Dog aggression towards members of the family is very common.  Unlike stranger aggression, however, it originates from completely different causes and therefore requires different kinds of treatment.  There are two main reasons why a dog will display aggressive behavior towards members of the family that has raised him his whole life: 1. He wants to defend one of his possessions (ex. his food bowl) from a perceived threat (you). This is referred to as resource guarding behavior. Although it sounds harmless, there is more that lies beneath this behavior; your dog isn’t just simply attempting to keep you from stealing his kibble and bits. :) 2. He is uncomfortable with the way he is being handled/treated by you or other members of the family.

So, what is resource guarding, and why does it occur?

Resource guarding is prevalent among canines. When a dog displays overly-possessive behavior, he is engaging in resource guarding. For example, your dog may growl or snarl at you if you come near him while he is eating, or even try to bit you if you attempt to take one of his toys from him. All dogs act possessively on occasion. At times they become possessive over things with no intrinsic value: a soda can, a piece of paper, inedible trash. However, for the most part, resource guarding behavior becomes problematic when objects with very real and conceivable value come into play, such as food and toys. How come this occurs?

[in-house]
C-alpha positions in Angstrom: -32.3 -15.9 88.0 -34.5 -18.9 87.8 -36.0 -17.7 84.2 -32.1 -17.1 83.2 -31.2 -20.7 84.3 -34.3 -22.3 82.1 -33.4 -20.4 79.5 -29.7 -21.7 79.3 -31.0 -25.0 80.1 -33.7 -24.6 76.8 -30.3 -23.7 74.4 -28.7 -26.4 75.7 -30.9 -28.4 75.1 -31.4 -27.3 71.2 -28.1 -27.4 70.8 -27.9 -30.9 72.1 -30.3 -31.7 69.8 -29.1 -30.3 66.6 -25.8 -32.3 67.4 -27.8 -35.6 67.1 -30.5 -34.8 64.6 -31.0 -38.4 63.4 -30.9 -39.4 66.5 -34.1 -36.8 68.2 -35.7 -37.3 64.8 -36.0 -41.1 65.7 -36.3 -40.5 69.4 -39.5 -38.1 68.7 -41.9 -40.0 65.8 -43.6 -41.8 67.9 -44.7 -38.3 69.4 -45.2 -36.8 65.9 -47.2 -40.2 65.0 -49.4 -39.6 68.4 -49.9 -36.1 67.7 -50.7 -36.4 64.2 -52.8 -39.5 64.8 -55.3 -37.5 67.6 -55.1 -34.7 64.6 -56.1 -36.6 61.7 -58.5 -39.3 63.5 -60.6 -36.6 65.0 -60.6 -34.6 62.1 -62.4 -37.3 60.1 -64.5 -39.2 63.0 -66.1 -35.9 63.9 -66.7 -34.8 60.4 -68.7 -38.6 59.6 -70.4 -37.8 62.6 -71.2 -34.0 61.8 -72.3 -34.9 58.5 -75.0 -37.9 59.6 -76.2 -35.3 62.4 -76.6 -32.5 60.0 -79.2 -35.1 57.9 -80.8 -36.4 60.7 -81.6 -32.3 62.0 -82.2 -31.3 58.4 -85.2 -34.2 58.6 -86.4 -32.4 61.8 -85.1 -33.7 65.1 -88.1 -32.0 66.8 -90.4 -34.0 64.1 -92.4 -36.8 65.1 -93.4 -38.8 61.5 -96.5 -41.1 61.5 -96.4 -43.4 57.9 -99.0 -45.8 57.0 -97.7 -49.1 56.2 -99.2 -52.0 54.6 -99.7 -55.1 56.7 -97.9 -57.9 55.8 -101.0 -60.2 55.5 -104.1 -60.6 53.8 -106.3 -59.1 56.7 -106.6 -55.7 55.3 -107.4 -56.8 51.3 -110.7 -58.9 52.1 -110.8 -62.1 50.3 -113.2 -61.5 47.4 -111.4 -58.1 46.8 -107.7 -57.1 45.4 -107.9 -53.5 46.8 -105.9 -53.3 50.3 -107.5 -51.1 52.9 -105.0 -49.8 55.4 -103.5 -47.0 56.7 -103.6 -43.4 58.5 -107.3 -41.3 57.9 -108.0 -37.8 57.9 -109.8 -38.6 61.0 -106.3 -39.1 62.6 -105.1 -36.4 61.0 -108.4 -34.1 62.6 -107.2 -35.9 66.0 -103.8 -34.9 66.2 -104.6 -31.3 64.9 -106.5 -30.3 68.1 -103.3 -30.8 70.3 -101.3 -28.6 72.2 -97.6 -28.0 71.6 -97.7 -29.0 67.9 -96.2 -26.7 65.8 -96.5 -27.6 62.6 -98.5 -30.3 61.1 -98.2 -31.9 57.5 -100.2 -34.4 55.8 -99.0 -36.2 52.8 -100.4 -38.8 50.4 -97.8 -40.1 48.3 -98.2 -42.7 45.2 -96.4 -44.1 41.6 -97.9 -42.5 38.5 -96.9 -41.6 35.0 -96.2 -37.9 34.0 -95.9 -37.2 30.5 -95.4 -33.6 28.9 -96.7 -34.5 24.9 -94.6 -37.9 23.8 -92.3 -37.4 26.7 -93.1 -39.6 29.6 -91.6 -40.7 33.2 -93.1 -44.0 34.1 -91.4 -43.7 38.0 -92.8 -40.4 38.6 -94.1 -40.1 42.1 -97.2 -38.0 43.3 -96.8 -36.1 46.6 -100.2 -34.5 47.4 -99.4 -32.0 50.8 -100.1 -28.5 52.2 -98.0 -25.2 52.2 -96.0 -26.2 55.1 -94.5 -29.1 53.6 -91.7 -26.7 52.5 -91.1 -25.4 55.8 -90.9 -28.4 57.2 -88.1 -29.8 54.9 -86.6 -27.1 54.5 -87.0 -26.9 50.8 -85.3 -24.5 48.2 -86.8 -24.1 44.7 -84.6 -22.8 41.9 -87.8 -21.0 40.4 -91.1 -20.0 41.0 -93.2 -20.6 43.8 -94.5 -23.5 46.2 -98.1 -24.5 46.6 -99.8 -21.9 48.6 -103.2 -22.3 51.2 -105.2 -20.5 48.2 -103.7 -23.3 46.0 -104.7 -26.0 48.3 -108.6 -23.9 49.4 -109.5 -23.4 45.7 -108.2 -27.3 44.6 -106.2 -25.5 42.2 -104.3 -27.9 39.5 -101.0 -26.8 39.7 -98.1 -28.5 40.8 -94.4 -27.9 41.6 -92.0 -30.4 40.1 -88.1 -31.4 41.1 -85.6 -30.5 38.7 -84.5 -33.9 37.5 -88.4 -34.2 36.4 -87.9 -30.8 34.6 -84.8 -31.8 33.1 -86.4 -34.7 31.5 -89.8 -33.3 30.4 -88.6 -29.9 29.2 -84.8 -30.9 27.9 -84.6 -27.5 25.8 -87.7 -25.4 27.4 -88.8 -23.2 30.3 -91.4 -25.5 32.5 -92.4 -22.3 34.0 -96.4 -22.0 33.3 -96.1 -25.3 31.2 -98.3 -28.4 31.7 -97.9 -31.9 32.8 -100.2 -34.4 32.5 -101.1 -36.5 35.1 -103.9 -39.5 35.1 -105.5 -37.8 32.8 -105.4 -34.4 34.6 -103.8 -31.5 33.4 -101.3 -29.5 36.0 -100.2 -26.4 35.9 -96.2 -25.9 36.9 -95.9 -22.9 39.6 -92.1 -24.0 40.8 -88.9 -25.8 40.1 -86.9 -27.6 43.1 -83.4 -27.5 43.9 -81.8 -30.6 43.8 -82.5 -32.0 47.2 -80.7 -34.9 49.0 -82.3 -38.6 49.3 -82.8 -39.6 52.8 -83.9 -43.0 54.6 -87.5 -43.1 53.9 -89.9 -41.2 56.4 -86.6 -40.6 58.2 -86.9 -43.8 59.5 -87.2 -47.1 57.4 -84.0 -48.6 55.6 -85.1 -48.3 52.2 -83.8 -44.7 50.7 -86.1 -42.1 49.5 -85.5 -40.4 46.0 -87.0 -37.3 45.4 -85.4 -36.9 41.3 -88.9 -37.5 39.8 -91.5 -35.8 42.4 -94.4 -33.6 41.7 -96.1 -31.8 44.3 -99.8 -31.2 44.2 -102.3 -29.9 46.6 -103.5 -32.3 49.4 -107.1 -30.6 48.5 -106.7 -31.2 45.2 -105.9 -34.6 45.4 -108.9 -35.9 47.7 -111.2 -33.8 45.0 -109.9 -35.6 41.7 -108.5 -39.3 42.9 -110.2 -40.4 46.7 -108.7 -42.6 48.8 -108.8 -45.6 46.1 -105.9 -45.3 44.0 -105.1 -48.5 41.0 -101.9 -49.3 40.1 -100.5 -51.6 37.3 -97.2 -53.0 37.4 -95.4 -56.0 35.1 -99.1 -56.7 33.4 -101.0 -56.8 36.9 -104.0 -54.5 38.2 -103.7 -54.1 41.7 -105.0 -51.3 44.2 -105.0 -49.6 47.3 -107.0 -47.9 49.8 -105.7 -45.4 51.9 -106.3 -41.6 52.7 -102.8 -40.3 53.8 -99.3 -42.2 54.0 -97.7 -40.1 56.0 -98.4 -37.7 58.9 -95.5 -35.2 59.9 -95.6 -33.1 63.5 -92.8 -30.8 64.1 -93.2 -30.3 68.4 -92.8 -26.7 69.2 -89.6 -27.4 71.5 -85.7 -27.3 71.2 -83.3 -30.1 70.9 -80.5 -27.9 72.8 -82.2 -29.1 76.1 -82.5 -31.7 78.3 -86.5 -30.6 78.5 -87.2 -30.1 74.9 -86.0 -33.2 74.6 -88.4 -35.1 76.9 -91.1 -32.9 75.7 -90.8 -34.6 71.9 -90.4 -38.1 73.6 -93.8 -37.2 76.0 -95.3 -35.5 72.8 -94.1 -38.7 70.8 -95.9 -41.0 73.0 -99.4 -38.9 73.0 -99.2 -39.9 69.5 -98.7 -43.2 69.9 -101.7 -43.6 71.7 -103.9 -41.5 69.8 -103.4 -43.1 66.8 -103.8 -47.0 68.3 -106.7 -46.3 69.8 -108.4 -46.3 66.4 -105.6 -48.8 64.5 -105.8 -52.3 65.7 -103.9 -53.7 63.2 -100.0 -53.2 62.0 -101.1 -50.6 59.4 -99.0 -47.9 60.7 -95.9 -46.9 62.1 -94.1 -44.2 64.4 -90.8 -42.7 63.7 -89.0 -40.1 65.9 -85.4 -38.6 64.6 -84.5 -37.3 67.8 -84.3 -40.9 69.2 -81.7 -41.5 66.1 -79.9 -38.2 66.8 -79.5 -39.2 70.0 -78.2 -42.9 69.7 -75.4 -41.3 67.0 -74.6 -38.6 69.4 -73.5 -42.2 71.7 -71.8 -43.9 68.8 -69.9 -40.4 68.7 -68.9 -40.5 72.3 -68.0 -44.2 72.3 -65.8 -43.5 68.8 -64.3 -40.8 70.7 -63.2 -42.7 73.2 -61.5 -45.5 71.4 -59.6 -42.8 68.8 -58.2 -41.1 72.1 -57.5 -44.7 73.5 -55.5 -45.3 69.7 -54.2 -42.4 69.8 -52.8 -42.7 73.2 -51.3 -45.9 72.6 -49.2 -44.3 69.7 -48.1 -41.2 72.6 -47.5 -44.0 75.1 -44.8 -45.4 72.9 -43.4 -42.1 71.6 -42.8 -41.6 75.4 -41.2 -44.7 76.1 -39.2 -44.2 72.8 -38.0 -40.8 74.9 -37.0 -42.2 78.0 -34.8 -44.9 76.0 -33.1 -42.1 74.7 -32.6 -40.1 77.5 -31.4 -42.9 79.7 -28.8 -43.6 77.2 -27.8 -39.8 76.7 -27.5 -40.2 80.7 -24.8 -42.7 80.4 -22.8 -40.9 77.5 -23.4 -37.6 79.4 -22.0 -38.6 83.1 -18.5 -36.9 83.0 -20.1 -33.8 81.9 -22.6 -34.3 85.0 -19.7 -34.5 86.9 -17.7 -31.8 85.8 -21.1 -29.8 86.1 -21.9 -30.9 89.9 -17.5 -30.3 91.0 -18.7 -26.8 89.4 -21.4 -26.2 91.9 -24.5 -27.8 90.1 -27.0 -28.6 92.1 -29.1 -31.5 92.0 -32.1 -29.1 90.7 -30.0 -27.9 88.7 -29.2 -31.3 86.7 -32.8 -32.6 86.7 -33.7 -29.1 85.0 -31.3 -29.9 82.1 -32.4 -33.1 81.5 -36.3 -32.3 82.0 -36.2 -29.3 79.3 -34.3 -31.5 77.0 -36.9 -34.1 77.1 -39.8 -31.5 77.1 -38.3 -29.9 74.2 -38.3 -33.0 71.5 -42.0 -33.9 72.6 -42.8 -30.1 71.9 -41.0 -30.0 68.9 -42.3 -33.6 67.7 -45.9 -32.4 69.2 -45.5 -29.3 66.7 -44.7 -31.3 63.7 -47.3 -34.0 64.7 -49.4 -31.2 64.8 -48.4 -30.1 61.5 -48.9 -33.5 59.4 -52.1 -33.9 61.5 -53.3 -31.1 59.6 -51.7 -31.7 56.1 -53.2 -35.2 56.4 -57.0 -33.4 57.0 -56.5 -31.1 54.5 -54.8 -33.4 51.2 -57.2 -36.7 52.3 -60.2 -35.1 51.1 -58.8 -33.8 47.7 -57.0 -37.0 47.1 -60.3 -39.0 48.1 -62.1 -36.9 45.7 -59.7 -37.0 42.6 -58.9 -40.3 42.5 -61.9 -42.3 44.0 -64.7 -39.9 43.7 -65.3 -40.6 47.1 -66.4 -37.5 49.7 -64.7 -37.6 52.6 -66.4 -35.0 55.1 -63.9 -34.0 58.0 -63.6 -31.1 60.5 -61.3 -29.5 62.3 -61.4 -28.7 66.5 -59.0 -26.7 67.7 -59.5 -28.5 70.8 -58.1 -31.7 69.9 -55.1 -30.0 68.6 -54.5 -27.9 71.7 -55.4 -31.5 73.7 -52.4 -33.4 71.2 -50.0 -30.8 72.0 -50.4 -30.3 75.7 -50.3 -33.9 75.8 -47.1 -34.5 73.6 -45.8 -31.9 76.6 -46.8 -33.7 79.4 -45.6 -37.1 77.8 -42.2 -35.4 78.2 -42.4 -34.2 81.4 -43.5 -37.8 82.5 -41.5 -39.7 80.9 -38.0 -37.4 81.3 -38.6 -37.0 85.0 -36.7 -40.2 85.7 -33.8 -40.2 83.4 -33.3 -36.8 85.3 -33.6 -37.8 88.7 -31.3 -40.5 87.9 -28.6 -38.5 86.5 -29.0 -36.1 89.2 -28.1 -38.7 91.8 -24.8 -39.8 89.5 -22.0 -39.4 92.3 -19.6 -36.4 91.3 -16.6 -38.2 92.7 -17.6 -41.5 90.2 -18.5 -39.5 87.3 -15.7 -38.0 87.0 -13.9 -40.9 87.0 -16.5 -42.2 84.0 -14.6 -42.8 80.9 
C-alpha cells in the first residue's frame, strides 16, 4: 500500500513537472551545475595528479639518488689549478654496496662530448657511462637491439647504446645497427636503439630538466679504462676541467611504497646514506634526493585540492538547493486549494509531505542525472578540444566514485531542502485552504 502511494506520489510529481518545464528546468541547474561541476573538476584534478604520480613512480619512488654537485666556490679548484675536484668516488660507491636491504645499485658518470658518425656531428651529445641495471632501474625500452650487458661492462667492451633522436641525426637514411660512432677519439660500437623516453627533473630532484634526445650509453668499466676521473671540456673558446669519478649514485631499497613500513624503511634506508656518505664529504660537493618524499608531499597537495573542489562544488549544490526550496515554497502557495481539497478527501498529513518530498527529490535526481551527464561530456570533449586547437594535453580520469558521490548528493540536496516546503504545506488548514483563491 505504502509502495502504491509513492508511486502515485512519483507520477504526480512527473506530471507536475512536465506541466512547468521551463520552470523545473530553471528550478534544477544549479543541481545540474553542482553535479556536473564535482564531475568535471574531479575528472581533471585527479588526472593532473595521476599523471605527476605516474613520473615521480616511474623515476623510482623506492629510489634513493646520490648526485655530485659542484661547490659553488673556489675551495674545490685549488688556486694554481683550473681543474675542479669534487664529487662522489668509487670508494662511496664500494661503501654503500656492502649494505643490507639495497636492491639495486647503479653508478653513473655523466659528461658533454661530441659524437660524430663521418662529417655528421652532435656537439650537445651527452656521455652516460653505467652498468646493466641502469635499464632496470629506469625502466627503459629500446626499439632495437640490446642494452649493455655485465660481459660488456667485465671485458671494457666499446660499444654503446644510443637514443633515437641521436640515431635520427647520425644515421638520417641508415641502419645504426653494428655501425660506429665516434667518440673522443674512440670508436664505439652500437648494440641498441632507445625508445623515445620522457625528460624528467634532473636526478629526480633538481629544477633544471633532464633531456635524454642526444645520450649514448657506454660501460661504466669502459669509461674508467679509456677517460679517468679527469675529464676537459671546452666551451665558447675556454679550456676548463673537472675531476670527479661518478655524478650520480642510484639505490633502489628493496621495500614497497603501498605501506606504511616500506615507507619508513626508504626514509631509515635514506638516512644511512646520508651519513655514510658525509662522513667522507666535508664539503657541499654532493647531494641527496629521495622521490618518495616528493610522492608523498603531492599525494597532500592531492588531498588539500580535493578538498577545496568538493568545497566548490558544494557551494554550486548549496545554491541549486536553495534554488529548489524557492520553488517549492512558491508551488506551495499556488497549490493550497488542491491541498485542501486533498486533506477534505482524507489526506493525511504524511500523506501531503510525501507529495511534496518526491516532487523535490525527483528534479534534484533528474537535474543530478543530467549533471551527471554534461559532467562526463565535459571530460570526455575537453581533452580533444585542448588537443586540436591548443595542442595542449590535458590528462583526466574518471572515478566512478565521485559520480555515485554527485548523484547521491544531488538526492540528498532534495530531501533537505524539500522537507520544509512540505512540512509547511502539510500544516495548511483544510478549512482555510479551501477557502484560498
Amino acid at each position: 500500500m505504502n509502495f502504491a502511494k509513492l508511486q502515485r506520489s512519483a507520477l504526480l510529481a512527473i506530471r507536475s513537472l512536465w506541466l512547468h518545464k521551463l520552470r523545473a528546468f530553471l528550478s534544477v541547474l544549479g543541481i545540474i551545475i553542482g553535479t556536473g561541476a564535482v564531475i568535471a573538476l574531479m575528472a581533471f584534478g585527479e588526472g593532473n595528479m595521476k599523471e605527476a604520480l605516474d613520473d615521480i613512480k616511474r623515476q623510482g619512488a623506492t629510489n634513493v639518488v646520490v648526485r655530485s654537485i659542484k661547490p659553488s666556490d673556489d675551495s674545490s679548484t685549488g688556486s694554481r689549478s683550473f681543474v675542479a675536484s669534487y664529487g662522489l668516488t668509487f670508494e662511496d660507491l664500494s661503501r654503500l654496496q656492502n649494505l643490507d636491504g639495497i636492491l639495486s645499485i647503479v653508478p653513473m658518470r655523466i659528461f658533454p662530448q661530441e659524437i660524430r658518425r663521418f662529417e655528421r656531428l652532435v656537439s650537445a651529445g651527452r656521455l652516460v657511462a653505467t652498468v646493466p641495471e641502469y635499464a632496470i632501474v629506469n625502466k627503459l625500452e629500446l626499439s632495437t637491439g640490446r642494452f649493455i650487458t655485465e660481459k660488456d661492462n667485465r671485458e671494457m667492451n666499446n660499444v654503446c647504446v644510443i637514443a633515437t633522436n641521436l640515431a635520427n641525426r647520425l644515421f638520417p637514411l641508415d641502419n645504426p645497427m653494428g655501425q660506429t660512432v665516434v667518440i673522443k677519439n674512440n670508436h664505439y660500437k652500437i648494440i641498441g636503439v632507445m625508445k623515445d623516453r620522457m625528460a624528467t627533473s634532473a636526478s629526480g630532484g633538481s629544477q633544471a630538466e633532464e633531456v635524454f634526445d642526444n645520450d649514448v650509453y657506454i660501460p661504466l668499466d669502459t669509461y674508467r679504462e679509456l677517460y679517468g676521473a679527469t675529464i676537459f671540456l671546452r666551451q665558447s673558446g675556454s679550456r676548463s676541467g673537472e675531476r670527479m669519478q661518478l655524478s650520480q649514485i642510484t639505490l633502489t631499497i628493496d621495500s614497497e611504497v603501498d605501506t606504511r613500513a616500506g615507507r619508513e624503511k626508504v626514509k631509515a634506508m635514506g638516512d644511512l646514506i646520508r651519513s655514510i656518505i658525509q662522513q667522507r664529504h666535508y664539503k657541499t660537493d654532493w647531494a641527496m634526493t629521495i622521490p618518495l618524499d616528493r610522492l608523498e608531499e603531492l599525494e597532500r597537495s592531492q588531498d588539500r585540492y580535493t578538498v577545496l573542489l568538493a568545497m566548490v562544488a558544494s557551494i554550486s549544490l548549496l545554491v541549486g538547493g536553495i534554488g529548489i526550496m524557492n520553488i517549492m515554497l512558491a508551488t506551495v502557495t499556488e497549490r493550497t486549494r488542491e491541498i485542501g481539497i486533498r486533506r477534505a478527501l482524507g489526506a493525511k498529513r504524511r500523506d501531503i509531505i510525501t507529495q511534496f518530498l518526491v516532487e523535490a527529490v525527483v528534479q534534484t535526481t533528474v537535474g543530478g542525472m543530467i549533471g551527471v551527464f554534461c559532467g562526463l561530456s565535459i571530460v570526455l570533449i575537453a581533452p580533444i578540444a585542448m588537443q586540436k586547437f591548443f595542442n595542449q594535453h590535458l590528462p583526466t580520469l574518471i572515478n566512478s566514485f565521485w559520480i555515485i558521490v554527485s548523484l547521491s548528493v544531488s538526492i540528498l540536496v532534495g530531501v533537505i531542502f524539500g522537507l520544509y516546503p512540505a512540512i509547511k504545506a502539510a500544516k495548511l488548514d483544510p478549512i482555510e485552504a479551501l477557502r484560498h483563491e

Dominance is the root of the problem. Training dominant dogs can be quite challenging if you don’t know where to begin.  First off, let me explain the issue of dominance.  Before dogs became domesticated creatures, they lived and became accustomed to packs.  Having evolved as pack animals, dogs are used to an environment that is highly structured.  Dog obedience exists when there is a leader of the pack. Why?  A dog-pack is a hierarchy. Each individual dog is ranked according to his position and power (or dominance) relative to every other dog in the group. Every dog in the pack knows how his other group members are ranked and, in turn, knows how to behave (is obedient) in any situation that occurs (whether to surrender, whether to be insistent, whether to intrude or not on another dog’s territory etc). Your dog perceives the family environment the same as he would his dog-pack environment. Through interacting with each member of the family, your dog has ranked them and also has his own idea of where he ranks in the family environment. Now, here is where the interesting part begins: if your pooch sees himself as being higher up on the social ladder than other members of the family, then he will display dominant dog behavior. If he really has an exaggerated sense of how important he is, he will begin to act in an aggressive manner.  How come? An animal that is ranked as being superior to others is given the exclusive right to show dominance and aggression. An underdog would never display aggressive or dominant behavior to an animal with a higher rank (the consequences of his actions would be detrimental, and he is aware of that!).  A perfect example of dominant dog behavior is resource guarding: only a dog that has a higher rank (a “dominant” dog) would act in an aggressive way to protect its resources. In other words, if you get your dog to understand that he is not the head of the family, he won’t even consider trying to stop you from taking away his food or toys, because a dog that has a low rank (him) will always follow the dogs that have a higher rank (you and your family members).  So, dog obedience is contingent upon the leader of the pack; training an aggressive dog requires you to be the leader, not him.

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